Everything about the state's budget for the next biennium remains a work in progress, so whether appropriations to TDCJ will most resemble those contained in the House or Senate bill, or reflect something in between or entirely different, has yet to be determined. All that can be said with any certainty is that as of today, the budget outlook for this agency is better than it was a few short months ago. I want to emphasize how quickly things can change; don't assume anything has been resolved yet.
I also want to emphasize that however painful the FY 2011 budget reductions were for the affected staff, to include not only those whose positions were eliminated but their co-workers as well, they were necessary. Absent those difficult decisions, our credibility when speaking to the impact of further reductions would be compromised. I firmly believe we would be looking at greater reductions in force had the agency not taken decisive action.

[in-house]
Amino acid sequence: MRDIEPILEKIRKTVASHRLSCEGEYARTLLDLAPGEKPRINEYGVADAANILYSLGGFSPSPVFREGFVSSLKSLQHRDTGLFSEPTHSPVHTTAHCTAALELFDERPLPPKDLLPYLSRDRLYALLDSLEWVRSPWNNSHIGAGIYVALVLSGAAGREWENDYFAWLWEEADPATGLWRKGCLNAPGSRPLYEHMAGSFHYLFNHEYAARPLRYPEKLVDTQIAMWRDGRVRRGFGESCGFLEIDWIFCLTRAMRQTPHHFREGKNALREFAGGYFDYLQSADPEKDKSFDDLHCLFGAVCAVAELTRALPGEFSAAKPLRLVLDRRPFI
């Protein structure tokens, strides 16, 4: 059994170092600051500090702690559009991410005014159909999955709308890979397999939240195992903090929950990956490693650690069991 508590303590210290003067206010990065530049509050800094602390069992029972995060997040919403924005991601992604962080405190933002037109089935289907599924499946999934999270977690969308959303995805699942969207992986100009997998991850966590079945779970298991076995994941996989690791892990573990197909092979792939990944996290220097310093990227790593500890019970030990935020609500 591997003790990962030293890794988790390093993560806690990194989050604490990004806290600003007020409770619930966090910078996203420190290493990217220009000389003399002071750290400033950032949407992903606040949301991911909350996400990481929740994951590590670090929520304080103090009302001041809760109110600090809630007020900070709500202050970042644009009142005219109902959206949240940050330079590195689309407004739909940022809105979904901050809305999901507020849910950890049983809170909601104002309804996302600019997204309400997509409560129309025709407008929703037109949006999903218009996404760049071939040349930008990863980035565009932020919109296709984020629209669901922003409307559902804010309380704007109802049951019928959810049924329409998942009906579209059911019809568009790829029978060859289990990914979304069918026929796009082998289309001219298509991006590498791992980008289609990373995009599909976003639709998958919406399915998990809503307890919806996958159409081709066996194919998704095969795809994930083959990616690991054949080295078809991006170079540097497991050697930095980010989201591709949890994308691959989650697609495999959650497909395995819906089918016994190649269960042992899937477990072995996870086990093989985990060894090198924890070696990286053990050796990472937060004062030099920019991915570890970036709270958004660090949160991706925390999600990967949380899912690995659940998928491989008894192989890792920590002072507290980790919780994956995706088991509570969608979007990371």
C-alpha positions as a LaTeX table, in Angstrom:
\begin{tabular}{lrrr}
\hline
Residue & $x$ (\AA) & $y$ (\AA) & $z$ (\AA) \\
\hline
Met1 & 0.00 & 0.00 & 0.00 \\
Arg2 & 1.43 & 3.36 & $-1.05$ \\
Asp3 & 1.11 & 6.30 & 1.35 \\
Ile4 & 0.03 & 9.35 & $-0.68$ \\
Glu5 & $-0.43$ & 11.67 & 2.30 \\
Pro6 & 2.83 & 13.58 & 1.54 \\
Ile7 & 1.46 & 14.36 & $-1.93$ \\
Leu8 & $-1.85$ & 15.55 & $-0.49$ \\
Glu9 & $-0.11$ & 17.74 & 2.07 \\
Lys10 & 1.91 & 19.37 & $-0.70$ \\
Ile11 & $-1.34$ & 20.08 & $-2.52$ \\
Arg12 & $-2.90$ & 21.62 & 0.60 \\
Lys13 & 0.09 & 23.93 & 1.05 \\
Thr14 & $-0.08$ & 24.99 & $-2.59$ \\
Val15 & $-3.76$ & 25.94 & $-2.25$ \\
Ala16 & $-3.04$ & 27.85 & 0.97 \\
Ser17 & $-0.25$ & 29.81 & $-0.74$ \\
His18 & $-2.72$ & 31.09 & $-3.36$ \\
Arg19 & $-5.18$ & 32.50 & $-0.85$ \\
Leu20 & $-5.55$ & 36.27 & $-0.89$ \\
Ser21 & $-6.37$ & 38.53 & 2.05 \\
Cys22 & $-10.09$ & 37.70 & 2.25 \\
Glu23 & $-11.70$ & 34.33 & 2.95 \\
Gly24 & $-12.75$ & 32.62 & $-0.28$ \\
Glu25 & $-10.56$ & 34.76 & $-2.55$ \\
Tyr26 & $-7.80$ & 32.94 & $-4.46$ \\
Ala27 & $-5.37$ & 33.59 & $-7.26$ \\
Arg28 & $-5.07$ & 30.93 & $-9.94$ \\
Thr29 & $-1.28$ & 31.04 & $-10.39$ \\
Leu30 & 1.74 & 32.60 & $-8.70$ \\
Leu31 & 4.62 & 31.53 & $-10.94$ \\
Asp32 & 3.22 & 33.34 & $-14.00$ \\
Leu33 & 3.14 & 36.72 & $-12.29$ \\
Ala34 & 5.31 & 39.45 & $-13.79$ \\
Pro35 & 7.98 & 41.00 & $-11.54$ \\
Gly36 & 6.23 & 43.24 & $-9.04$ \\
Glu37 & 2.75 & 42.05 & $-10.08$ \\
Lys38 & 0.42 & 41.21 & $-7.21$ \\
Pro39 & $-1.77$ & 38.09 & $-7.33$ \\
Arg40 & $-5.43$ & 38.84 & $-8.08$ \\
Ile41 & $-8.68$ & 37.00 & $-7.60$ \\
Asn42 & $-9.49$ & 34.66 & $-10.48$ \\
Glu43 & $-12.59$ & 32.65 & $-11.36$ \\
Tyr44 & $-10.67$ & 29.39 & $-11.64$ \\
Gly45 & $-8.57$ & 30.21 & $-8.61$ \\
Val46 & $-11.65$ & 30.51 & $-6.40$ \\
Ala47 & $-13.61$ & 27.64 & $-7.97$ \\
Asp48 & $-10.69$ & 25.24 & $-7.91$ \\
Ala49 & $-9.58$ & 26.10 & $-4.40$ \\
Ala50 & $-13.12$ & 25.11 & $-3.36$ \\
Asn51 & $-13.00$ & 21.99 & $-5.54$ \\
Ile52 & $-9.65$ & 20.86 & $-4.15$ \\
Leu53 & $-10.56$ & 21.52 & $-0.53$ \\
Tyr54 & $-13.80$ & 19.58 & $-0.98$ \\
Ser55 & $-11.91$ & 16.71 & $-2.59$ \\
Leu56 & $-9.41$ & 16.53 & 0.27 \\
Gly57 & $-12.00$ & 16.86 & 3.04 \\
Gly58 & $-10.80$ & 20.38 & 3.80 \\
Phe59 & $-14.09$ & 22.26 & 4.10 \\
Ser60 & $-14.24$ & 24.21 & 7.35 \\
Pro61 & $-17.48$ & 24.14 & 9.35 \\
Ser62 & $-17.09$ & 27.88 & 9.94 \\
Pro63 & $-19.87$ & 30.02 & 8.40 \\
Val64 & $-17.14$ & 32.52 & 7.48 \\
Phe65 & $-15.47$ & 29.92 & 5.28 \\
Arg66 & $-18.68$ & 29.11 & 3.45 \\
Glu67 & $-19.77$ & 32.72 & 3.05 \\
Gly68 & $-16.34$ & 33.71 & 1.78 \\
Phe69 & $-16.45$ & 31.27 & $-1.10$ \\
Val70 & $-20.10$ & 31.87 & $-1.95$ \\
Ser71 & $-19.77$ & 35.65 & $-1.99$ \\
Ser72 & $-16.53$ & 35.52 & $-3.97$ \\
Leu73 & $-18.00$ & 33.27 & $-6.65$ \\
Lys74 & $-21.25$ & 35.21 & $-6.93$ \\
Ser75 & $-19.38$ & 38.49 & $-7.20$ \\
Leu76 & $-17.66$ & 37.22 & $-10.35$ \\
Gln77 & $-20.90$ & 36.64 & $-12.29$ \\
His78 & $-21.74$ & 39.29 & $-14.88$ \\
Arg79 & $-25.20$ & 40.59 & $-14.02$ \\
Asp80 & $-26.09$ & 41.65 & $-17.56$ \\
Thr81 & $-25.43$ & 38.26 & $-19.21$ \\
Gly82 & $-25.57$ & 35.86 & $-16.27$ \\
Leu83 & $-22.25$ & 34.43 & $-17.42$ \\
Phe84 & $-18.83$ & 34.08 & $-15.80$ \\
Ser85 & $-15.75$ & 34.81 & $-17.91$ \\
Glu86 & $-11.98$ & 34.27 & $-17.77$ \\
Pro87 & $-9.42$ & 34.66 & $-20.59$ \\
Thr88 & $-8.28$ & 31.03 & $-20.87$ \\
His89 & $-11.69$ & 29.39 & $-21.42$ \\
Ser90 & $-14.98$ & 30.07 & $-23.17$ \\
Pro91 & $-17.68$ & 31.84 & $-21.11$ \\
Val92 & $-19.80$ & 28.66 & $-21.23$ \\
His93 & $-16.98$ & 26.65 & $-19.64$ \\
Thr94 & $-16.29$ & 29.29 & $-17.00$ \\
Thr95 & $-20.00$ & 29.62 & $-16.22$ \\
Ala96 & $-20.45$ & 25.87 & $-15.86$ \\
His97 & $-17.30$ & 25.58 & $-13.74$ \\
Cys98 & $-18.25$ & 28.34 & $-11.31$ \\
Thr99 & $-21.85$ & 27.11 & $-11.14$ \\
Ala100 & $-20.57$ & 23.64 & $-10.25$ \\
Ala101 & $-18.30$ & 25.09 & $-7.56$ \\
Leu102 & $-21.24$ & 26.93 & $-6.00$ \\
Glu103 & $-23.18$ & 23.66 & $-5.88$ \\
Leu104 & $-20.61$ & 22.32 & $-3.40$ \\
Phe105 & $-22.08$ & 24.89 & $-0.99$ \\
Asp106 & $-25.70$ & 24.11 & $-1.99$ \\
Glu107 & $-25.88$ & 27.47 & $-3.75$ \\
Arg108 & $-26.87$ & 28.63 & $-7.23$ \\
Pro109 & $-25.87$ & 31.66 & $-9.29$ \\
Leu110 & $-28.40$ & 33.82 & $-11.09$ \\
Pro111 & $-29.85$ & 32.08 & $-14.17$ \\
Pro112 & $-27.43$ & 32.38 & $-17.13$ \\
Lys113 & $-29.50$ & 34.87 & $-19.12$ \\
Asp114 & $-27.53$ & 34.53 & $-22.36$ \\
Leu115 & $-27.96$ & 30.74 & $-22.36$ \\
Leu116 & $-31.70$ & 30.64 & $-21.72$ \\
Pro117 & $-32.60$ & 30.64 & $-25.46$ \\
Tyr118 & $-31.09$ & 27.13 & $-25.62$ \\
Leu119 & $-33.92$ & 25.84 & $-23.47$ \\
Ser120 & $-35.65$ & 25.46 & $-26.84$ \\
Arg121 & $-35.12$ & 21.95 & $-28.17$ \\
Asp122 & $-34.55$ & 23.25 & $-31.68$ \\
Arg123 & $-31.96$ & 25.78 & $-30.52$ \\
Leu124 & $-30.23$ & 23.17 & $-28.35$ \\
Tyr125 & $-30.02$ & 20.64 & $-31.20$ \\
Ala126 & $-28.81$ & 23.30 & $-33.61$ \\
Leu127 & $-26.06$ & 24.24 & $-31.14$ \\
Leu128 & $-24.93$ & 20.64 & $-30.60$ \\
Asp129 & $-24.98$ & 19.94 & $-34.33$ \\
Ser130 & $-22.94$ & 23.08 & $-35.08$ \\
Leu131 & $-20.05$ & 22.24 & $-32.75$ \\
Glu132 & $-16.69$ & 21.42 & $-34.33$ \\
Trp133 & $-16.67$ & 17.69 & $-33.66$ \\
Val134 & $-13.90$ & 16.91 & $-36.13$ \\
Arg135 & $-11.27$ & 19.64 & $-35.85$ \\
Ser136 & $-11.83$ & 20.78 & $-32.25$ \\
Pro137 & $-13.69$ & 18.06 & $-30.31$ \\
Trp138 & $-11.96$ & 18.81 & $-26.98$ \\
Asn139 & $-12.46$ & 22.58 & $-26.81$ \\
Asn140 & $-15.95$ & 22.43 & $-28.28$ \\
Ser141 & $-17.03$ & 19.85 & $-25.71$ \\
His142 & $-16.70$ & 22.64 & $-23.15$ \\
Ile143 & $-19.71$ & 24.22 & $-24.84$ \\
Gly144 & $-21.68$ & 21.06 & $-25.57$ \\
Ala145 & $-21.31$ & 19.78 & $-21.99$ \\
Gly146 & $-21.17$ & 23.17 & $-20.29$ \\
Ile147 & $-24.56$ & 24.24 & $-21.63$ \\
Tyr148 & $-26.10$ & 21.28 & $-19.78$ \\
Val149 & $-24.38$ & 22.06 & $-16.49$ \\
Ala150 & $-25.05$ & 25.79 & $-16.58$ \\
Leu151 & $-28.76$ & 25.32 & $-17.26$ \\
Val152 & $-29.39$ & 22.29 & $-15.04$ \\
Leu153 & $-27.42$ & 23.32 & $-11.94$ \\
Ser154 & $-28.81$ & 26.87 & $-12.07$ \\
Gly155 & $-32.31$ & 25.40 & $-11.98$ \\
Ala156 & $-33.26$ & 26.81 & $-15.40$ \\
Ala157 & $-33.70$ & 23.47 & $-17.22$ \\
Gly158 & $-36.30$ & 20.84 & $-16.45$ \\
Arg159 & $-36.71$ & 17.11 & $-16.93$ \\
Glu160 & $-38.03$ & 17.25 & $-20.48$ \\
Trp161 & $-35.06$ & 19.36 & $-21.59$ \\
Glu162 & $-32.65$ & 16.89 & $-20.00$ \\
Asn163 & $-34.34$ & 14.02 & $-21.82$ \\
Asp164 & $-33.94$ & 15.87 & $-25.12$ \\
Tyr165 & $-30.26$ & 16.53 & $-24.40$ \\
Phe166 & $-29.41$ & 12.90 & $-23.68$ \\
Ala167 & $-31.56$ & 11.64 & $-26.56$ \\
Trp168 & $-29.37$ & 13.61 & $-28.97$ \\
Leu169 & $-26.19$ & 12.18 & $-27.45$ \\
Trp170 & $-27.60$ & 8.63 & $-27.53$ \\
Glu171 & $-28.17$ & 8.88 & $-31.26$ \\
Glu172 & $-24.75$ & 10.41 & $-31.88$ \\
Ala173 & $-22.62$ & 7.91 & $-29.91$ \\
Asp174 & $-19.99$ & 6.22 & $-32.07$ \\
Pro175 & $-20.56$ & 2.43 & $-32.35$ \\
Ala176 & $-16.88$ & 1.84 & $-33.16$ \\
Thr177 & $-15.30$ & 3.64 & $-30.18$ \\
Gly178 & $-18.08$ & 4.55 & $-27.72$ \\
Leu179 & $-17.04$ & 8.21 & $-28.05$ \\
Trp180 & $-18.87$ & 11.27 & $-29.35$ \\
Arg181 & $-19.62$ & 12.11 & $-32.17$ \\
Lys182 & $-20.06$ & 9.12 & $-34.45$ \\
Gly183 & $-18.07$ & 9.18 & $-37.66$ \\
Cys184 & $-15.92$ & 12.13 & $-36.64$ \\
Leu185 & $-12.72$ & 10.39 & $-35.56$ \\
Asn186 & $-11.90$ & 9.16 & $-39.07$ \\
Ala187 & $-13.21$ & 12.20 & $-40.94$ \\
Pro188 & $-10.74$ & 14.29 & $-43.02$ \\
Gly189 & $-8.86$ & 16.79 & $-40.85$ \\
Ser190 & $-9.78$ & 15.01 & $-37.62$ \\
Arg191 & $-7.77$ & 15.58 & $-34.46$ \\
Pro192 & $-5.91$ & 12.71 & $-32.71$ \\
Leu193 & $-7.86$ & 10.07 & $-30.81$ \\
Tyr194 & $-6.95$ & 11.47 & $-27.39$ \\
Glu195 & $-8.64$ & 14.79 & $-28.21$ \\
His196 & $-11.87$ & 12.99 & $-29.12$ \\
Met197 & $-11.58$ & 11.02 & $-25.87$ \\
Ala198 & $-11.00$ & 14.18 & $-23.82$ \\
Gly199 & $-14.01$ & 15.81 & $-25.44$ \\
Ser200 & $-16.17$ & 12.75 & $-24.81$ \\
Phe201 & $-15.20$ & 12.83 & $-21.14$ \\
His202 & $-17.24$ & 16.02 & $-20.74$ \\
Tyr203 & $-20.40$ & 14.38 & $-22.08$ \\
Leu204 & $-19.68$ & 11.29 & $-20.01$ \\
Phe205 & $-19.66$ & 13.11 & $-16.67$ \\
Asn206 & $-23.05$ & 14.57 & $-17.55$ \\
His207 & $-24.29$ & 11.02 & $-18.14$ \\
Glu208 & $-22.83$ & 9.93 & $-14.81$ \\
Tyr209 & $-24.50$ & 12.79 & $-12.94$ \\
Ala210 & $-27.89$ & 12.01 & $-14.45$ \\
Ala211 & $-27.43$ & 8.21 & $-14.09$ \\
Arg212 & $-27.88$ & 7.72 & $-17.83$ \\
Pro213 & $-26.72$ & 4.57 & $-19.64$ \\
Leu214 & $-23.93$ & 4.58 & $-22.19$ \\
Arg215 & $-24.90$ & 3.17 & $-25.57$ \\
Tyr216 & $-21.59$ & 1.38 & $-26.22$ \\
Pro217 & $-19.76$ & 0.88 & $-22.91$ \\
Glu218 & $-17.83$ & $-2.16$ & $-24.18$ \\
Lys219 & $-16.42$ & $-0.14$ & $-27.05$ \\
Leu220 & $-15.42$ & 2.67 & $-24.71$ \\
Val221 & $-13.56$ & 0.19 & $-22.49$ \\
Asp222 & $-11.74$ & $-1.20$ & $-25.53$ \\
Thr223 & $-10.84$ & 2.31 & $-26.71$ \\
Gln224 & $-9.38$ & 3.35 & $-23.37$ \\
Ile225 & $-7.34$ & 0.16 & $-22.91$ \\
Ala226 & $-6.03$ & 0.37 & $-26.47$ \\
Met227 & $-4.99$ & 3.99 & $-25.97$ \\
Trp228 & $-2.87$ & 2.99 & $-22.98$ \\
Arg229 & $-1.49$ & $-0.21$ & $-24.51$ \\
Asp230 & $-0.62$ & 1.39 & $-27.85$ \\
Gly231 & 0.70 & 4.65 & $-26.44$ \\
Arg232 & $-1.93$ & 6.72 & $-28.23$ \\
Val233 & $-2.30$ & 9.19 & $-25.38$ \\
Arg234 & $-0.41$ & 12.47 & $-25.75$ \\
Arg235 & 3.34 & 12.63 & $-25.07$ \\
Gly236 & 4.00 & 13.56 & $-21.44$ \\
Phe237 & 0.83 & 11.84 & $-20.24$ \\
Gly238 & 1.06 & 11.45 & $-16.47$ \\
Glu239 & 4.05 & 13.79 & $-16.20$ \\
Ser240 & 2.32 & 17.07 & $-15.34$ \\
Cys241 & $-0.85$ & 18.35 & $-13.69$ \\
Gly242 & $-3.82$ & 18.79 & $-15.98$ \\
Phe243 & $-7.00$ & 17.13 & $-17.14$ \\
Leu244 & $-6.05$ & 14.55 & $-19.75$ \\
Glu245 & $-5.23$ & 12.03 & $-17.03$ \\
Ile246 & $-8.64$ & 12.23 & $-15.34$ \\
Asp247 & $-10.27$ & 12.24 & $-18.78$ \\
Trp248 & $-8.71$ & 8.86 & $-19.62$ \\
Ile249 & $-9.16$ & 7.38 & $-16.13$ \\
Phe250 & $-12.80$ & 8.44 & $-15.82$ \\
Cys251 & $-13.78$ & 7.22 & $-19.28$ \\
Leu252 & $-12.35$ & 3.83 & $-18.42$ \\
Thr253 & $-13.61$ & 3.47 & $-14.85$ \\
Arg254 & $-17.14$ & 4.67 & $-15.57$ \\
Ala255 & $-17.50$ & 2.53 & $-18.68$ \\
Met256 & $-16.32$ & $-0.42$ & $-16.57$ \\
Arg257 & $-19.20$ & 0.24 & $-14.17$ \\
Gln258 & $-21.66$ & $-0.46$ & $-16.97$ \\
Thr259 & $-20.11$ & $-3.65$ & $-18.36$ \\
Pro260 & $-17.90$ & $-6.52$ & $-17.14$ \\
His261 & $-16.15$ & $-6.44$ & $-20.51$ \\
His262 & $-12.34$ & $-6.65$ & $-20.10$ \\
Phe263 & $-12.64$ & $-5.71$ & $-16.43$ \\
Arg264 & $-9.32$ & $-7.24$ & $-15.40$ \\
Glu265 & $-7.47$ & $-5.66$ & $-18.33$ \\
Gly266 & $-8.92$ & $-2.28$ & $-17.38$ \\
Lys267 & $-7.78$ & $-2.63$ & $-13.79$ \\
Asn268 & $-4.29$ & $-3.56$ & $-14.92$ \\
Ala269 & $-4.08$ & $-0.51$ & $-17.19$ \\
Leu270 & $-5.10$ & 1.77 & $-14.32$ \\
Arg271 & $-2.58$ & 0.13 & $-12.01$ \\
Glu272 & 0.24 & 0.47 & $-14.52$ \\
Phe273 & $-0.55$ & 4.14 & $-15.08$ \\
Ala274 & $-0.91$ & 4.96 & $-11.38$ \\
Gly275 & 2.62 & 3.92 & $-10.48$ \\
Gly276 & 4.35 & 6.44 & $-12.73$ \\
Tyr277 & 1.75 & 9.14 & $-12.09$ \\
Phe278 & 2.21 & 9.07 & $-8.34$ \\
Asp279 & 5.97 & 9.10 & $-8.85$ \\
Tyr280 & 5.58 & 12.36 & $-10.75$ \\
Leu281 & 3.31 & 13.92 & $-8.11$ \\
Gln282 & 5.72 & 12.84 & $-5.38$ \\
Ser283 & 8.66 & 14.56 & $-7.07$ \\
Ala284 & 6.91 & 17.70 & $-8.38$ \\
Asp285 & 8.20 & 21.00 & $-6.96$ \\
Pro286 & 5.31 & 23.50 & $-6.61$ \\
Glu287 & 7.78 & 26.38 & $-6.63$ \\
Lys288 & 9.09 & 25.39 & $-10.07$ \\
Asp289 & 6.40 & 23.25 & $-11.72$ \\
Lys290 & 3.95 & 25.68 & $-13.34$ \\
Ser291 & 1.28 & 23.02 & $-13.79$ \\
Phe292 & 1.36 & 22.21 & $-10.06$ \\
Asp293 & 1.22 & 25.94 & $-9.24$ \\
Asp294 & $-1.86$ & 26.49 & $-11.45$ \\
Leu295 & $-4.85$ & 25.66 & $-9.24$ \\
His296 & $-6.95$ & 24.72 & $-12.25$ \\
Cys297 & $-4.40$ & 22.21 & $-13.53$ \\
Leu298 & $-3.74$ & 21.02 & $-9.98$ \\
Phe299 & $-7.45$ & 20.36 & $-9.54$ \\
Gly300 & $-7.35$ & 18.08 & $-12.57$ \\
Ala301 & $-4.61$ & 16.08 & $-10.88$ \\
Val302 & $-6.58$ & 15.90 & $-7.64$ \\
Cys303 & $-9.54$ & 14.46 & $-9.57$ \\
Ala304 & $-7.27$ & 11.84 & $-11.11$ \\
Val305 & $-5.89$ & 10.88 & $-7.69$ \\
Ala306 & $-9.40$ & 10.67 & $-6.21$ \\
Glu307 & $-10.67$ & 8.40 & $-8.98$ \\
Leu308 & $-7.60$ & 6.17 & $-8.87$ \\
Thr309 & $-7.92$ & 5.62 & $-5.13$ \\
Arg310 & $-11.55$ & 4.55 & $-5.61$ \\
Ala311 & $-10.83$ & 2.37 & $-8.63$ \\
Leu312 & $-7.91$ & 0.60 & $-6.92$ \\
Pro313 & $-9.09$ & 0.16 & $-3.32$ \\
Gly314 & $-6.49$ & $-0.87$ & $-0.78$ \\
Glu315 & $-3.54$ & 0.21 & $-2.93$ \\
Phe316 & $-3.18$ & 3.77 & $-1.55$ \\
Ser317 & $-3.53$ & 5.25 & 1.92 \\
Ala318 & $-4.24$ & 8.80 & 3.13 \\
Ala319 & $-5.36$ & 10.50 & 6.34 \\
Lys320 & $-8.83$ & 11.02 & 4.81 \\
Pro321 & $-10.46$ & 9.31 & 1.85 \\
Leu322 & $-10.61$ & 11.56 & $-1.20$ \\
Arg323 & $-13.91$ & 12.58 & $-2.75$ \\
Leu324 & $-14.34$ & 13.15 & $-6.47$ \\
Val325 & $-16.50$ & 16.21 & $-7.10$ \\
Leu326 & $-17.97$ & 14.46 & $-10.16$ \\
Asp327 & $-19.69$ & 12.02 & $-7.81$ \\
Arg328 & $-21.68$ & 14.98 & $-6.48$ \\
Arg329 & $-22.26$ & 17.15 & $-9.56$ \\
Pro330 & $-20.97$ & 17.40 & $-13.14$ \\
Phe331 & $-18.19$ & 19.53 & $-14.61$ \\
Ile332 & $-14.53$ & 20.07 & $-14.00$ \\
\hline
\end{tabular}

Once again, thank you for everything you do. The agency will continue to keep you informed throughout the legislative process.
|TBCJ Member Judge Larry Gist
Photo by Jene Robbins
Governor Rick Perry in March announced the appointment of Judge Larry Gist of Beaumont to the Texas Board of Criminal Justice (TBCJ). He replaces Pastor Charles Lewis Jackson of Houston on the nine-member board which oversees the operations of the Texas Department of Criminal Justice.
Judge Gist is a Senior Criminal District Judge in Beaumont and has served as a member and chairman of the Judicial Advisory Council, whose role is to advise the agency and TBCJ on matters of interest to the judiciary. He received a bachelor's degree in business administration from the University of Notre Dame and a J.D. from the University of Texas Law School. He is a frequent lecturer to local, state, national, and international groups and conferences on criminal law issues and has served on a variety of task forces, committees and boards addressing a range of legal issues.
Gov. Perry also announced the reappointments of Thomas Mechler of Amarillo and Leopoldo Vasquez III of Houston. All three appointments are for terms to expire February 1, 2017.